Frankford Elementary garners award


After again receiving the state’s highest accountability rating following another year of impressive test scores, Frankford Elementary School officials received more good news Tuesday. The Indian River school will receive a $10,000 grant, as well as a host of materials and supplies, after being named one of 16 Intel and Scholastic Schools of Distinction across the nation.

“It’s a great honor for the school,” Principal Duncan Smith said, adding that the school continues to thrive despite the low income levels of the majority of students. (Almost 75 percent of Frankford students qualify for free or reduced-price lunch.) “Our teachers do a great job of providing excellent instruction and support for students when they need it.”

Intel — a “leader in silicon innovation” — and Scholastic, a children’s media and publishing company, collaborated three years ago to form the award, which recognizes and promotes excellence in schools nationwide. Frankford Elementary officials will attend an awards banquet in Washington, D.C., on the first weekend of October.

“The goal of the awards are to recognize best practices in education,” Scholastic spokeswoman Jennifer Slackman said. “The innovative work that schools are doing can be recognized and replicated.”

Slackman said that hundreds of schools across the nation applied for the honor, which is awarded to schools based on their ability to “demonstrate excellence in implementing innovative, replicable programs supporting positive educational outcomes,” according to www.schoolsofdistinction.com.

Frankford won the award in the Academic Achievement category. Awards are handed out to schools in that category based on factors such as improvements on test scores and graduation rates, according to the Web site. Schools applying for that award must explain how they overcame barriers to achieve success, it says.

“It wasn’t that this is a school that has always done well,” Slackman said Tuesday. “They really have made a concerted effort to focus on instruction and professional development. It’s shown with their test scores.”

In 1998, only 61 percent of third-grade students at Frankford Elementary met the state standard on the reading test, according to state data available on the Delaware Department of Education Web site at www.doe.k12.de.us. Only 52 percent of fifth-graders did the same. In 2005 — the most recent testing scores studied by the judging committee — 100 percent of third- and fifth-grade Frankford students met that standard, according to Smith.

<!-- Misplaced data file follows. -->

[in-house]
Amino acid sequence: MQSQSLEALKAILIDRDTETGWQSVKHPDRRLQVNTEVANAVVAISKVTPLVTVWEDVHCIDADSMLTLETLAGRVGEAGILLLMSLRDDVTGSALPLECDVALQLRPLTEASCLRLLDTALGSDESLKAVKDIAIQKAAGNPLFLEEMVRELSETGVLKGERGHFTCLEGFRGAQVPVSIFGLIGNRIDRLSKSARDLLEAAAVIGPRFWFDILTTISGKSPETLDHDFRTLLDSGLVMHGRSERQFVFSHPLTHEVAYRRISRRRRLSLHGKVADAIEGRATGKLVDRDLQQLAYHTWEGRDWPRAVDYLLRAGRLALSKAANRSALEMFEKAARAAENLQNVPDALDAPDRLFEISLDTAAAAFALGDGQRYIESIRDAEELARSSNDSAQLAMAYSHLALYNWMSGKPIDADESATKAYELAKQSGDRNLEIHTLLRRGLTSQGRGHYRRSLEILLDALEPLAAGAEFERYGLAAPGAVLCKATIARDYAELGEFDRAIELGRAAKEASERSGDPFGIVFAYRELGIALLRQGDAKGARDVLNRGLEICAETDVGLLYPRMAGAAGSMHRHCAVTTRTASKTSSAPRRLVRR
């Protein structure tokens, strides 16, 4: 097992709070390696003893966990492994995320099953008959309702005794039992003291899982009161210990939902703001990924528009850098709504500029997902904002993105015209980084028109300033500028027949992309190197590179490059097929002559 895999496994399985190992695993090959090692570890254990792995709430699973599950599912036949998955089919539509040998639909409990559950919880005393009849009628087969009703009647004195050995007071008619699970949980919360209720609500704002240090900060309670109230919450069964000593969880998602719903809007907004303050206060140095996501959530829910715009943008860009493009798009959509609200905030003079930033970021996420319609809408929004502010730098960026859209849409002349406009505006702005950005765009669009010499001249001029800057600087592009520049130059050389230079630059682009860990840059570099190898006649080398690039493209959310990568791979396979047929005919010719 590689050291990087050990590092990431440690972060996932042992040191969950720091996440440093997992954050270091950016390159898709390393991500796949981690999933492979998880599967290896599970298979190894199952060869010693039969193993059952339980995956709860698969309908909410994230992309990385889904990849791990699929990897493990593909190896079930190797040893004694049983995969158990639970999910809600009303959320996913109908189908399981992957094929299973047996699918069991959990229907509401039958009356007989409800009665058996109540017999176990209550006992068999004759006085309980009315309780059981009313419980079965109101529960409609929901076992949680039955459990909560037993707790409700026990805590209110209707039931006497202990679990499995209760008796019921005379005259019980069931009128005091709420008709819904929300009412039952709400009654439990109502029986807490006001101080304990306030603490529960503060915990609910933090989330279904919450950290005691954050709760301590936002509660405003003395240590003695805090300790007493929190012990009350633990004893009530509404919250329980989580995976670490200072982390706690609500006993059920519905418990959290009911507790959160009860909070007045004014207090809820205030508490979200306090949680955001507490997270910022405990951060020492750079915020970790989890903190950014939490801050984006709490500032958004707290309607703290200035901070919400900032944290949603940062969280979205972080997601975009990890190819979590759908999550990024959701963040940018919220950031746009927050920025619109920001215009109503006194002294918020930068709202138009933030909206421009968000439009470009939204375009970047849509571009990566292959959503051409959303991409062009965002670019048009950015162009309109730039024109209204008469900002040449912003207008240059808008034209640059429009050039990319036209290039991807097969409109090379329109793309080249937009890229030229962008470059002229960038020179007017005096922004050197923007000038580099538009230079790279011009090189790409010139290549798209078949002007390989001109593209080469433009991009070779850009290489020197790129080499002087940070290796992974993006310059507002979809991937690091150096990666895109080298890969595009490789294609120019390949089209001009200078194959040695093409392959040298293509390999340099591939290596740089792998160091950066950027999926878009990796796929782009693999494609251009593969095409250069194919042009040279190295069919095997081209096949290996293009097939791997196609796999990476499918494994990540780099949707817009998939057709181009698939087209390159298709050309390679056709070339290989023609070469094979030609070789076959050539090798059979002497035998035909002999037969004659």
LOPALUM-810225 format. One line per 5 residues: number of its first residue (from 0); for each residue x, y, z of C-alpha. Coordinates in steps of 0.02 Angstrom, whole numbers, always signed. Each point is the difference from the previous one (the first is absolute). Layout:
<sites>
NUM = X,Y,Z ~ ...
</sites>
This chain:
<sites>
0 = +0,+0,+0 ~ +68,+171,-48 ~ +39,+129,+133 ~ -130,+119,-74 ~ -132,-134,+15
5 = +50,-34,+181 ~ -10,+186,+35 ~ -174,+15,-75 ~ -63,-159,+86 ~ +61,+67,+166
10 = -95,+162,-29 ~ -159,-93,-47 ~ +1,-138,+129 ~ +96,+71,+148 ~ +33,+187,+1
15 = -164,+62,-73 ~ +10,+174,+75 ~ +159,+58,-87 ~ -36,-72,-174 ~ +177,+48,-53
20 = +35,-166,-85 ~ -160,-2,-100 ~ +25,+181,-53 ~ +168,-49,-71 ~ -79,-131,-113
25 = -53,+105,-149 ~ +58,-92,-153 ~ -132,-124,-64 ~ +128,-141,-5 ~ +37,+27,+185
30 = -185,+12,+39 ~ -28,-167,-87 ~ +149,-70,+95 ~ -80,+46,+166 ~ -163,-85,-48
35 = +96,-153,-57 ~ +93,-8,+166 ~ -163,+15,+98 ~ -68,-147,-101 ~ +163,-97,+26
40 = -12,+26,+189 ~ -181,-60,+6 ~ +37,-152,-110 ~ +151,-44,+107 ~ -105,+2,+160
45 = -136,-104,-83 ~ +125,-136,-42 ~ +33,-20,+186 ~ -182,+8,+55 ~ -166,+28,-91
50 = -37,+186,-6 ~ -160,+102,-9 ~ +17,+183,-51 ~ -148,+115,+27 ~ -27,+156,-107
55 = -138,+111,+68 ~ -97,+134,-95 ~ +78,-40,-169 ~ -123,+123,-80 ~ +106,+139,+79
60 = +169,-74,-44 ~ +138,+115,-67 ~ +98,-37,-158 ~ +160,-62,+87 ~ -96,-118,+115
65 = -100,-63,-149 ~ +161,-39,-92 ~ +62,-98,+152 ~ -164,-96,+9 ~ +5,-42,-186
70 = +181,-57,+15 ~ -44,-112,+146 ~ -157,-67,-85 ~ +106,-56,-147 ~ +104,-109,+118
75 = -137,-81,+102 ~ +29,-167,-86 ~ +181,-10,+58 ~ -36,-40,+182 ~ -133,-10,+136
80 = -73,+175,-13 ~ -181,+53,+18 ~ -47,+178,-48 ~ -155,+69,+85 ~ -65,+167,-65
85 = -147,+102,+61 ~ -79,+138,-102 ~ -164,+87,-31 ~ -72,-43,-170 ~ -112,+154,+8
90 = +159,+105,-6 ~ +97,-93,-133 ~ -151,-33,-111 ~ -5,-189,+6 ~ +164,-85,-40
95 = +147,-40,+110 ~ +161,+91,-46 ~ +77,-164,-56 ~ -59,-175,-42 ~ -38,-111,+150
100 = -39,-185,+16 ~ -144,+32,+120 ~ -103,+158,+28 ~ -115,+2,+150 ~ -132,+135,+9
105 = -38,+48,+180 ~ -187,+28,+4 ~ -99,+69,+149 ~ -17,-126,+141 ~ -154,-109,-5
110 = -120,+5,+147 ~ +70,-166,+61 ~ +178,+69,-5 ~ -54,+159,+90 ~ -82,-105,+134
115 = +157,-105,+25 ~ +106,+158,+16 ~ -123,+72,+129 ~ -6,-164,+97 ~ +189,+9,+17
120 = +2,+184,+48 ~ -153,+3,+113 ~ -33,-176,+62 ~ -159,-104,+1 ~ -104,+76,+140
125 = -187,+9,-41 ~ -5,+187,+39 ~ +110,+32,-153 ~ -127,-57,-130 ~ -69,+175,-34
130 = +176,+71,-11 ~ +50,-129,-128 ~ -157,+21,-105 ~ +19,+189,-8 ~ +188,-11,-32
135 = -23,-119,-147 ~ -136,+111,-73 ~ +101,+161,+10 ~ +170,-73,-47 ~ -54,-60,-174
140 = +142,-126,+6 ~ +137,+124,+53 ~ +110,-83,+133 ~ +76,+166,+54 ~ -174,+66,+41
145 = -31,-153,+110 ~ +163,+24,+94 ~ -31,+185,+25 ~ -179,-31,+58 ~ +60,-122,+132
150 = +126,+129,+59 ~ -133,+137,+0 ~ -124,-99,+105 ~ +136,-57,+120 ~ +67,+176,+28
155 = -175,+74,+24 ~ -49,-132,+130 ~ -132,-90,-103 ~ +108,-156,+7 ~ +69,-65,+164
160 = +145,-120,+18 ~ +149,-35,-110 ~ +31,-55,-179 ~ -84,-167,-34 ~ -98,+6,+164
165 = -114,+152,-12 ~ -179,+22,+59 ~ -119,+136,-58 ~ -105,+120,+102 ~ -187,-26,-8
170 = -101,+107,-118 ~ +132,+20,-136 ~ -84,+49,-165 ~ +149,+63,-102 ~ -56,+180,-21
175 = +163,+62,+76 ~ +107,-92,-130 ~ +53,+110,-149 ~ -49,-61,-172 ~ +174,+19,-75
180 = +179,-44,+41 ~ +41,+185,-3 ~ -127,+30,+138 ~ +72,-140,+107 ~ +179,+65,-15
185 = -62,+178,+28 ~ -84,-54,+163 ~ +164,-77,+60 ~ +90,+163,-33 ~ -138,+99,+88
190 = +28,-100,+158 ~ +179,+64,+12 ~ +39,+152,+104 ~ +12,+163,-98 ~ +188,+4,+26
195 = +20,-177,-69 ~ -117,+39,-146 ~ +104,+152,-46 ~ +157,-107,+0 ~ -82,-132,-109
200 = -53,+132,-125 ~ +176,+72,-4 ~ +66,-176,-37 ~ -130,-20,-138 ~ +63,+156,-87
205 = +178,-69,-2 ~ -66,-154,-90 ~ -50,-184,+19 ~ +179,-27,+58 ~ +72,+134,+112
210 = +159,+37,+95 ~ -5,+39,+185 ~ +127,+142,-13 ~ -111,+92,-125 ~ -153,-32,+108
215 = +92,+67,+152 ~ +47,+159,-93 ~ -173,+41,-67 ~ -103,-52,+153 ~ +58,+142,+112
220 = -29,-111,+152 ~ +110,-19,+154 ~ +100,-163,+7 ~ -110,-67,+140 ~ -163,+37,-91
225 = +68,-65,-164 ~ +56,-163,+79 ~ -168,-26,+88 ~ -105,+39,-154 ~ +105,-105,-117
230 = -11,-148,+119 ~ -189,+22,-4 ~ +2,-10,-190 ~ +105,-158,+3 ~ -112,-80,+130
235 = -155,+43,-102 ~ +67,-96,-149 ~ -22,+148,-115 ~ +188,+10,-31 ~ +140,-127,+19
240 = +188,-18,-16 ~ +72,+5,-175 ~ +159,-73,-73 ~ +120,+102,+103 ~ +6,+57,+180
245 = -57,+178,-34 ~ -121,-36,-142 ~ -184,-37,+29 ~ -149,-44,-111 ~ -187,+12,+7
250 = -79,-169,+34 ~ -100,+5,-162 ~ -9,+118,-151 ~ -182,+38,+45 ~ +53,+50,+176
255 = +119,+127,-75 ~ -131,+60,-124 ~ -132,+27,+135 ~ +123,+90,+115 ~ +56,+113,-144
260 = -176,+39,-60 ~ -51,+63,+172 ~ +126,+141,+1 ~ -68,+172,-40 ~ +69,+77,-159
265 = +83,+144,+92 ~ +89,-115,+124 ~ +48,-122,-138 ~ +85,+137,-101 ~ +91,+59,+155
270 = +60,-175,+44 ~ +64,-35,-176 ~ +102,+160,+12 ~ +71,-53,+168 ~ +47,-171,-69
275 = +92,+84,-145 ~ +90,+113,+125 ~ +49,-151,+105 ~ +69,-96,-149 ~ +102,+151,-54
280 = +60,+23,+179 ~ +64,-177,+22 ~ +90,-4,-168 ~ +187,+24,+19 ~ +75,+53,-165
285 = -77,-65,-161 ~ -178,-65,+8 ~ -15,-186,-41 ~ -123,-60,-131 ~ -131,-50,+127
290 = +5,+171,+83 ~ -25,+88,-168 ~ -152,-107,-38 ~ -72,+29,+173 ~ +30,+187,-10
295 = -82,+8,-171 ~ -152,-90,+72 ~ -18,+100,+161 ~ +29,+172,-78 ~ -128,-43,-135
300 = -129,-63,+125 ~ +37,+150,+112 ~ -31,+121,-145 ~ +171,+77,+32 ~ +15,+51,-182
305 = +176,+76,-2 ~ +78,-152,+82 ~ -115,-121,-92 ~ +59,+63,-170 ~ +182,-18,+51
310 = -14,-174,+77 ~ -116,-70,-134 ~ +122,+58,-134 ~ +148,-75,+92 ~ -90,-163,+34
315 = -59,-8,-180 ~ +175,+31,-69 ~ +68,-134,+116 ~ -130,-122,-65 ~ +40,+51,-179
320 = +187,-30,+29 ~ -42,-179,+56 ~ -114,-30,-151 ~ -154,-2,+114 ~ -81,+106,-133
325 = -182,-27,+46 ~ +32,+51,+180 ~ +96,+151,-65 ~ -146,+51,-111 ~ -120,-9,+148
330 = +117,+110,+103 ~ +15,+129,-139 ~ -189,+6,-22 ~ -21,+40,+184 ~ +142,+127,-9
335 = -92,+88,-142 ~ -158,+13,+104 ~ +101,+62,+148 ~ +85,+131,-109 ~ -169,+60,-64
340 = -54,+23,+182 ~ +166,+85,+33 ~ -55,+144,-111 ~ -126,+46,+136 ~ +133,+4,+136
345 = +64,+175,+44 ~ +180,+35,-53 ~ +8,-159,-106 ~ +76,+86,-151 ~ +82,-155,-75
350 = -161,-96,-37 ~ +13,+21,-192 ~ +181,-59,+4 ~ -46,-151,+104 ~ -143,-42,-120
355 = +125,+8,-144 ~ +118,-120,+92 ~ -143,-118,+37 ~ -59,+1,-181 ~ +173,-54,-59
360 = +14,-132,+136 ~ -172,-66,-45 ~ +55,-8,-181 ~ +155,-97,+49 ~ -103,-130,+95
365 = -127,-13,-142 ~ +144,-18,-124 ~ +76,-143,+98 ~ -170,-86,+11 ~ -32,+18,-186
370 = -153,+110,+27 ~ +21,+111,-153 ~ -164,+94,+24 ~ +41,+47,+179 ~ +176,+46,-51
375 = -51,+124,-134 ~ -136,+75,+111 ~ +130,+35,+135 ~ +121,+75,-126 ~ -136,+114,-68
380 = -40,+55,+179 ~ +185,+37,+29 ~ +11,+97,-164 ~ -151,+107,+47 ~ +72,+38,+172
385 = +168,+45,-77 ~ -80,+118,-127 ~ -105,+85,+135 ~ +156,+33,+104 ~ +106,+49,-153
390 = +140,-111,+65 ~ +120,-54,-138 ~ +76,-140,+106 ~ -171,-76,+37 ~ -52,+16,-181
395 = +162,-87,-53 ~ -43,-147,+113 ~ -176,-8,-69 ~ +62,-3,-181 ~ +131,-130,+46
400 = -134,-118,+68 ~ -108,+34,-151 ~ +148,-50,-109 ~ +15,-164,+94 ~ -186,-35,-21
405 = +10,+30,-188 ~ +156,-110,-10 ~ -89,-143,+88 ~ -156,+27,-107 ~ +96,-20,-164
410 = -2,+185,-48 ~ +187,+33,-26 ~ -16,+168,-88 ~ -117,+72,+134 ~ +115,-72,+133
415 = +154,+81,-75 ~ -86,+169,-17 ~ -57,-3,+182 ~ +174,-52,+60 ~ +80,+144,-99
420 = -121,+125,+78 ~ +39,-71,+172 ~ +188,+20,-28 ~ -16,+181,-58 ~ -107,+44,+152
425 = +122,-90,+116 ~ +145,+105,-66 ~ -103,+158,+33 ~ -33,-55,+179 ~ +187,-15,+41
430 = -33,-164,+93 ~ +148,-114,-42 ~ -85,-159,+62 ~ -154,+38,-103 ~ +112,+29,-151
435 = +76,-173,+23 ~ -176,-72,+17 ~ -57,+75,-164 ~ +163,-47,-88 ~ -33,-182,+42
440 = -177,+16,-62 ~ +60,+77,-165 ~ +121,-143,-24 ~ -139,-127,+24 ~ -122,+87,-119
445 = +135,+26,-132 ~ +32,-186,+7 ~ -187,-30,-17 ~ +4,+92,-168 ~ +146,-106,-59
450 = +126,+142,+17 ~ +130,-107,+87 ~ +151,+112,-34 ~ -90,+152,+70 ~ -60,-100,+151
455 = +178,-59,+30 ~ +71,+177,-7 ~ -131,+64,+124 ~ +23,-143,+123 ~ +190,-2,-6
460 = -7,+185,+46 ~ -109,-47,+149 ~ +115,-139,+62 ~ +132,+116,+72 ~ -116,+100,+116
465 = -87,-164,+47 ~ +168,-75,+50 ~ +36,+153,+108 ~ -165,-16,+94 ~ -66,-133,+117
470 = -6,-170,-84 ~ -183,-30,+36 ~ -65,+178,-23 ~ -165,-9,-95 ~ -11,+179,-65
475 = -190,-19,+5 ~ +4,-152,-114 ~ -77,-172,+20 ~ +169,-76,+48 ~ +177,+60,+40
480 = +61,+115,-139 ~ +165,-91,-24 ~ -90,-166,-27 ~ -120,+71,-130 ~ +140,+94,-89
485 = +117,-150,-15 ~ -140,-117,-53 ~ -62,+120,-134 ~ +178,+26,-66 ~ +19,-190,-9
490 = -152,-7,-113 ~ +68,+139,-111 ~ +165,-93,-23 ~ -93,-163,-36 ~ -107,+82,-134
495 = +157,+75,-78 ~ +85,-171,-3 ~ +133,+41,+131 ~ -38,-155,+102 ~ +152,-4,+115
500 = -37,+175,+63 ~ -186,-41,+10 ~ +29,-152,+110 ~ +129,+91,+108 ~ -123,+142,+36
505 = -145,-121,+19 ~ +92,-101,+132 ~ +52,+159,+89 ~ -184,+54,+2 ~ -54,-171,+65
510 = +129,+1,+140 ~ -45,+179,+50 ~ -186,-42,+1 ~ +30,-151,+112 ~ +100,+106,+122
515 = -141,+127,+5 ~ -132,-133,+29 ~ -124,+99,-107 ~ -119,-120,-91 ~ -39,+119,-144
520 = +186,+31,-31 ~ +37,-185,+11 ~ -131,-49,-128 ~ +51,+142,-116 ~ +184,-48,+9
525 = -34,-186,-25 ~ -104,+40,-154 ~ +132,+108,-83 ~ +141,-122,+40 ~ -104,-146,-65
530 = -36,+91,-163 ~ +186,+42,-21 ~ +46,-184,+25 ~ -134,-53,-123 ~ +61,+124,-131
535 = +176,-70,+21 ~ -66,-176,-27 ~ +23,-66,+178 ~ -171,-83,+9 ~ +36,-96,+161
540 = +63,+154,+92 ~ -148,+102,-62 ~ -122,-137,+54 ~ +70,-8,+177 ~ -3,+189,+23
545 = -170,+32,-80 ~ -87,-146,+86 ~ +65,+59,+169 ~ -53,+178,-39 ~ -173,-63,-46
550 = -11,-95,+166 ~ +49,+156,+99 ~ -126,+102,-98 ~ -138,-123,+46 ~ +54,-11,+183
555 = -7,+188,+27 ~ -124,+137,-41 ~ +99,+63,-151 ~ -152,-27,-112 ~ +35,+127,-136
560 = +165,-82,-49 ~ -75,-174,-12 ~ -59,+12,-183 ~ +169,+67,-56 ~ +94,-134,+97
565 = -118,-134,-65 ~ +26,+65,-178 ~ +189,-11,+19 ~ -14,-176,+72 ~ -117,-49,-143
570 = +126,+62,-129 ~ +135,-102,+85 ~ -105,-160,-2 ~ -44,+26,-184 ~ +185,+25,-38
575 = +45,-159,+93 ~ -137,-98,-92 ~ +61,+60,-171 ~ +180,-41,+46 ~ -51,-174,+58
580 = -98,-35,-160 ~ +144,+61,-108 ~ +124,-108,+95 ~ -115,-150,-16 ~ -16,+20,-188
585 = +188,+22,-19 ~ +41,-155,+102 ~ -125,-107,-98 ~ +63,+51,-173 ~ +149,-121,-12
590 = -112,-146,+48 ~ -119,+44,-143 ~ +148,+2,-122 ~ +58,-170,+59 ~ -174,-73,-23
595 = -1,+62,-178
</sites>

Some 98 percent of the third-graders met the reading standard on the 2006 test — the results of which were released recently — while more than 95 percent of the school’s fifth-graders did the same. Math scores — which are almost equally as impressive — as well as other Delaware Student Testing Program (DSTP) data are available on the DSTP page at the state department’s site.

“Frankford Elementary School has evolved from a school that no parent would consider to be a “school of choice” to one of the most heralded in southeastern Sussex County, Delaware,” Slackman wrote in a Tuesday press release. She cited the school’s diversity (38 percent Hispanic and 27 percent black, according to that release) and its programs for English language learners, the hard-of-hearing and deaf, and mentally handicapped children.

“Year after year, the teachers at Frankford have used test data to adjust their instruction and have worked diligently to prepare students to achieve high levels on the Delaware state assessment and their hard work is evidenced by the results. The past eight years of data shows that Frankford’s students have exhibited continuous growth,” Slackman said.